Like most people who’ve seen it, I’m feeling that the new Netflix series on the history of the video game industry is… lackluster. The problem is that it’s a history of the industry. The major points in the story are technological paradigm shifts, legal battles, and corporate marketing strategies. These highlights are filled in with personal stories from people who enjoyed the commercial product as kids, people who are overwhelmingly white or male. But even when the series manages to highlight contributions or experiences from a more diverse group – the Black engineer who developed the cartridge system, the woman who pioneered graphic RPGs, the gay man who made a pride game in the middle of the AIDS crisis – these just feel thin, like drops in the bucket that don’t capture what made video games important. Part of the problem is the storytelling, which seems to assume that its audience is simultaneously middle aged white men who grew up playing games or programming, and young kids who know absolutely nothing about anything. But the bigger problem is one of historical discipline – video games might be an industry, but they are also a cultural phenomenon, and their history has to be a cultural one.Read More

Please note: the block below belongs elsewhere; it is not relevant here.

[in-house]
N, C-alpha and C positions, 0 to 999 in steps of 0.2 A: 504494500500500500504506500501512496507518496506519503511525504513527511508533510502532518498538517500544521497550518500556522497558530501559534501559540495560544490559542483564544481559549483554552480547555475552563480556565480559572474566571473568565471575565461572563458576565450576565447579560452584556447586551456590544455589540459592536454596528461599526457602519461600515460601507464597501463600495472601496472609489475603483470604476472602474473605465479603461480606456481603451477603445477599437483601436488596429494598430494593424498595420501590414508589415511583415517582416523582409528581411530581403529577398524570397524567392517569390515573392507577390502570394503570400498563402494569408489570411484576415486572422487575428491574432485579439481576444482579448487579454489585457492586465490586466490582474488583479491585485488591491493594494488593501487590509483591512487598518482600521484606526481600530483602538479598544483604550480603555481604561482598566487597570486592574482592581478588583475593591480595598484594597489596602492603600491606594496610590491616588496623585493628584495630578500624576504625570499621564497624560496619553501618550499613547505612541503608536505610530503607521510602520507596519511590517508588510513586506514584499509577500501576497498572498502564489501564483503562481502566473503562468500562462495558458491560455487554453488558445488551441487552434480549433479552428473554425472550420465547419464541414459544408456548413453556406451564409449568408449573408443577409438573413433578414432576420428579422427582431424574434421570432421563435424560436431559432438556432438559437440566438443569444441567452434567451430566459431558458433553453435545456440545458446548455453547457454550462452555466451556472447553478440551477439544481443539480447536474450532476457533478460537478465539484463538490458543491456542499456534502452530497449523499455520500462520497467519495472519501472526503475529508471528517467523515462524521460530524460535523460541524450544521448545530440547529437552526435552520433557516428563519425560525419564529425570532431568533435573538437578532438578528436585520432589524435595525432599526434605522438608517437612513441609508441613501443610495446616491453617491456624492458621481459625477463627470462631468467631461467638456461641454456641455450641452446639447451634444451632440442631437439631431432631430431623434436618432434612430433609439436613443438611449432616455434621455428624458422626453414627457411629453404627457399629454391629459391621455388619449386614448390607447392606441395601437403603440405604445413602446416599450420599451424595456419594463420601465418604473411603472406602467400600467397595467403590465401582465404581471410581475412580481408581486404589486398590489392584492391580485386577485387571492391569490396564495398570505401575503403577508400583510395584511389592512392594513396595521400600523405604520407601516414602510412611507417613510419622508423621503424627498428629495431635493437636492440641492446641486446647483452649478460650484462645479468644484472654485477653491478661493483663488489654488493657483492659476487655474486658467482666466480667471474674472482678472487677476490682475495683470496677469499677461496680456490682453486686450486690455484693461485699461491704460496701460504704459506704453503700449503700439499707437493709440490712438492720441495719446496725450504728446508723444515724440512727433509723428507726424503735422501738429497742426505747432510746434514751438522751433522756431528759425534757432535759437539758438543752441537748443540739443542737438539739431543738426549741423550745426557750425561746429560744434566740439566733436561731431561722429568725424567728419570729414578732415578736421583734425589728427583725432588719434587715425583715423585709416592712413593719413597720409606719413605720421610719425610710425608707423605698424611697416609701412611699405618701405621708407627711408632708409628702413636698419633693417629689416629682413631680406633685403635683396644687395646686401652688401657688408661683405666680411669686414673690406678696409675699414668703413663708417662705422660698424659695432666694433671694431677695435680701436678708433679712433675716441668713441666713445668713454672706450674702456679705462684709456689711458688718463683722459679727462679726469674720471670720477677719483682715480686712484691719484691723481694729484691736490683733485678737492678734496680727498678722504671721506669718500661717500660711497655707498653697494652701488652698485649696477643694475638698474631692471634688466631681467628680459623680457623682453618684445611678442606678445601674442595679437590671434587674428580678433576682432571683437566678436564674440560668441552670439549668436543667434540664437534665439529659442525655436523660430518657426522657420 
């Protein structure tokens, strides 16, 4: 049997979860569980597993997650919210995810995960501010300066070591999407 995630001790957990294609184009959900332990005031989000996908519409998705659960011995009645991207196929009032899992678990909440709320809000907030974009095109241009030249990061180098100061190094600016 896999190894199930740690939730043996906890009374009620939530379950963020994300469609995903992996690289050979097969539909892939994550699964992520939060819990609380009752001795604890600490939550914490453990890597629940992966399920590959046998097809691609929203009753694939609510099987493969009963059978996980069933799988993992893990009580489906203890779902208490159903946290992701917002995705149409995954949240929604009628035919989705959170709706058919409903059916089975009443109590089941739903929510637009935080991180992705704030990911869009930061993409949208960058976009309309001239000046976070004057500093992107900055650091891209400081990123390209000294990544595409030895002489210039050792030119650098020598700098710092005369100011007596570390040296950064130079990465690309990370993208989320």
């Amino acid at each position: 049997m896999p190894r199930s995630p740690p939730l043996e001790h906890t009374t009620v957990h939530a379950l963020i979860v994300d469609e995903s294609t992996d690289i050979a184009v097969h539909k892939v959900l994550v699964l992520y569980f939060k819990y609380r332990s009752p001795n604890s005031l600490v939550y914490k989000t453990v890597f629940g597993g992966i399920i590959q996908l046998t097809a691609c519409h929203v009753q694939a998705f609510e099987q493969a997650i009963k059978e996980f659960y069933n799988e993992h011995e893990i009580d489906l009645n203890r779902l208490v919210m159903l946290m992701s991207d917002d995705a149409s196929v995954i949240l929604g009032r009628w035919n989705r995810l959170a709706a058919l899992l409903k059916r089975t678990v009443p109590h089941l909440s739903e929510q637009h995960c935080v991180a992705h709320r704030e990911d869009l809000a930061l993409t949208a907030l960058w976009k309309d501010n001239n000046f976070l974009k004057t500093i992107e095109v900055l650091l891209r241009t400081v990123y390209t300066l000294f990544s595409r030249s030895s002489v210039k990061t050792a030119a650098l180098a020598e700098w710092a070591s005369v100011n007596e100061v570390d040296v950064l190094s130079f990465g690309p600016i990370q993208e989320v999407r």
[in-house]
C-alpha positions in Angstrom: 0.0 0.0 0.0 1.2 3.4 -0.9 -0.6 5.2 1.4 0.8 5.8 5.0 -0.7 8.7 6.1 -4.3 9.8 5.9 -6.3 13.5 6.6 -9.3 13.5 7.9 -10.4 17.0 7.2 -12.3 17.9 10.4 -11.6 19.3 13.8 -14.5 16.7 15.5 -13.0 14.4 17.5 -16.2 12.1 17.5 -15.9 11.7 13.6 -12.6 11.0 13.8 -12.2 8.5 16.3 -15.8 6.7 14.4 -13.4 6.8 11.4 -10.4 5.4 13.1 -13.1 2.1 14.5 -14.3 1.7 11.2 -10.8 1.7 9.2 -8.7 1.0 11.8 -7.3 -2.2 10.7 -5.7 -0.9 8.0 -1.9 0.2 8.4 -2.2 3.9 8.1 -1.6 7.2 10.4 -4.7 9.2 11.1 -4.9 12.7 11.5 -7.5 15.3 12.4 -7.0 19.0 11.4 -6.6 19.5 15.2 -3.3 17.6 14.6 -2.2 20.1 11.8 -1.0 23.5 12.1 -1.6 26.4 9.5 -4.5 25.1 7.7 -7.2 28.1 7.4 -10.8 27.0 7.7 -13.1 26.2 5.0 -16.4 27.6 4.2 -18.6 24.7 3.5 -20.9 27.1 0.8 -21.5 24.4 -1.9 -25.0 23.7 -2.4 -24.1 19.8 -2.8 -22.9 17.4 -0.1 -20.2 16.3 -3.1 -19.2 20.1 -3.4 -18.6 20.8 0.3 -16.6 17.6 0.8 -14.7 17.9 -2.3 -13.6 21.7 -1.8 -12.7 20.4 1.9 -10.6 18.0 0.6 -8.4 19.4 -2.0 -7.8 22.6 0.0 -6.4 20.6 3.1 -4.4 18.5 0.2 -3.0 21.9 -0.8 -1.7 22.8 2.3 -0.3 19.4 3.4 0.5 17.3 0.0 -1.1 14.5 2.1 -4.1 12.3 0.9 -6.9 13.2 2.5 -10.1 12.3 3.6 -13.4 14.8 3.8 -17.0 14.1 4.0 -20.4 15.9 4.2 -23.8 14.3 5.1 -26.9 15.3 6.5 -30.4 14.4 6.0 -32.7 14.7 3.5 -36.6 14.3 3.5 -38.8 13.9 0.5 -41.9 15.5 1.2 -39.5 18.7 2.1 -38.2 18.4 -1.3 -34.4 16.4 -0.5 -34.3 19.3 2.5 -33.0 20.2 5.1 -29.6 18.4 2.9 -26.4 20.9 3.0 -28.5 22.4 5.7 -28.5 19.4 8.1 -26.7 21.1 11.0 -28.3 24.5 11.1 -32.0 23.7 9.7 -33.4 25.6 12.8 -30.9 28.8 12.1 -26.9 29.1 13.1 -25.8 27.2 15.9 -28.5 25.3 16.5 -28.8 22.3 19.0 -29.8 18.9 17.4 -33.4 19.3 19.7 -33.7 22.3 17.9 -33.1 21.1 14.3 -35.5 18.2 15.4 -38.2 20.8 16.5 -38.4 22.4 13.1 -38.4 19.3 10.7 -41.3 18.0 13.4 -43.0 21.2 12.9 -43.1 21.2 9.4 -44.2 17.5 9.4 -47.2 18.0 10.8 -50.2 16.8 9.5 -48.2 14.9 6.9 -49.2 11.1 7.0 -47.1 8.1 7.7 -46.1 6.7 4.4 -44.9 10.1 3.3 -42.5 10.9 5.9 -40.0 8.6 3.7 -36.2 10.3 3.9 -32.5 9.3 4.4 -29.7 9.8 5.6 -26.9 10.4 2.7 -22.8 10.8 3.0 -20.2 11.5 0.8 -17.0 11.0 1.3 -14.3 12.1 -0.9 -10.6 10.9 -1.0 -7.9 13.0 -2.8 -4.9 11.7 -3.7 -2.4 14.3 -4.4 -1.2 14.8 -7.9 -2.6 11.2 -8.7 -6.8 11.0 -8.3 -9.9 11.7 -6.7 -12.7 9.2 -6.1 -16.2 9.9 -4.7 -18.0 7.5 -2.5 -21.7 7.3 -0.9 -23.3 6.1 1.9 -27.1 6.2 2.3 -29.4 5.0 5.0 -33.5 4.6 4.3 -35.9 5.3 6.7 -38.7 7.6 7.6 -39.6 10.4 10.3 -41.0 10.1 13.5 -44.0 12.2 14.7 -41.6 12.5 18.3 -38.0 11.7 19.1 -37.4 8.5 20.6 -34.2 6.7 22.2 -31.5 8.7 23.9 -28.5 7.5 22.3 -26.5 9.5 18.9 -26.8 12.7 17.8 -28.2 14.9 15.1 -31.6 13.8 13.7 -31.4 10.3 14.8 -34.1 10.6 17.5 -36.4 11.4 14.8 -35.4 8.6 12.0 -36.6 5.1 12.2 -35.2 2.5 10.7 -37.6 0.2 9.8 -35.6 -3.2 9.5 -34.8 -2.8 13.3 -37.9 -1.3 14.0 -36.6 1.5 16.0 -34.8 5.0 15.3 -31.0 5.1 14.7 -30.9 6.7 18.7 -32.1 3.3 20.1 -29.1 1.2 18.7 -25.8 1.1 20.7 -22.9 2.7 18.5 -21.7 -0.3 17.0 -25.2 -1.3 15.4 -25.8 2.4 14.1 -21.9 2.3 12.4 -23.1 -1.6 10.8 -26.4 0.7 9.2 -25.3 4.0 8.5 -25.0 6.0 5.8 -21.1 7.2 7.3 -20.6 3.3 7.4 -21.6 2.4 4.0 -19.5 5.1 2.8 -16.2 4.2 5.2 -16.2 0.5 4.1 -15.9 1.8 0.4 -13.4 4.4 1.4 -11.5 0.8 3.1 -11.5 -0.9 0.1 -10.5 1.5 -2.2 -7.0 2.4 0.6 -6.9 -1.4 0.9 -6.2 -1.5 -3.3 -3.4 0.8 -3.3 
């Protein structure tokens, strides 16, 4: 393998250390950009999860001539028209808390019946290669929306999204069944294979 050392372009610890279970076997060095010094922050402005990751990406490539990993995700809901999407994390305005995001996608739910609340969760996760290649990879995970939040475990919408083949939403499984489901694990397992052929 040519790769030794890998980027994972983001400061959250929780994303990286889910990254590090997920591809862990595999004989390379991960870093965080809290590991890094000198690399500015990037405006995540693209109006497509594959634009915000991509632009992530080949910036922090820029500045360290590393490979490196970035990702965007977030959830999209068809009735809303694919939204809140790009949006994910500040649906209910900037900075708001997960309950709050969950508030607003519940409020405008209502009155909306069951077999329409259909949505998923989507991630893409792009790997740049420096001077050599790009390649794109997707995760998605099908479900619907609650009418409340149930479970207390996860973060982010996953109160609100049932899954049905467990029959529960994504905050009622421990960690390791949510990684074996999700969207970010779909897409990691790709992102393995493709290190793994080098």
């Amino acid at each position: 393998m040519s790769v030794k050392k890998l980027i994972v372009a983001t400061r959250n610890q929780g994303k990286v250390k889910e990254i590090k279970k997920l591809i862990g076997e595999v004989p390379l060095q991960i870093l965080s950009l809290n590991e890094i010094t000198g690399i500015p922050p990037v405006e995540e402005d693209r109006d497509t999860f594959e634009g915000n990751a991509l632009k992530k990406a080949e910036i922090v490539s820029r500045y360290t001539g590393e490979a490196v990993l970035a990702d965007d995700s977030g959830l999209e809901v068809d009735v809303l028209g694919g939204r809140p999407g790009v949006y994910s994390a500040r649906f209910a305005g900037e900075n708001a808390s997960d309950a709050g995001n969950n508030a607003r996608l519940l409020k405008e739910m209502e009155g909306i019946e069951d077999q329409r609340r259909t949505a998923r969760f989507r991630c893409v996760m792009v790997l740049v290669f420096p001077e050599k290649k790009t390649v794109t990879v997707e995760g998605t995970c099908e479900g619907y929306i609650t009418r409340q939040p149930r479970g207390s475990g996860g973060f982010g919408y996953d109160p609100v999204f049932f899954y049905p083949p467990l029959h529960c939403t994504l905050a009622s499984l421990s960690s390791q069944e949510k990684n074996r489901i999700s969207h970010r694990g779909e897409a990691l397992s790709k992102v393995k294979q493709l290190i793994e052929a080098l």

A lot more than names and dates. Read More
I played an amazing (and free!) mobile game a few weeks ago, and it helped keep me sane.
I recently played the puzzle platformer Gris, which has been hailed as a beautiful, emotional journey. I think it kind of falls short, but it prompted me to think about the larger genre of emotional indie games. Read More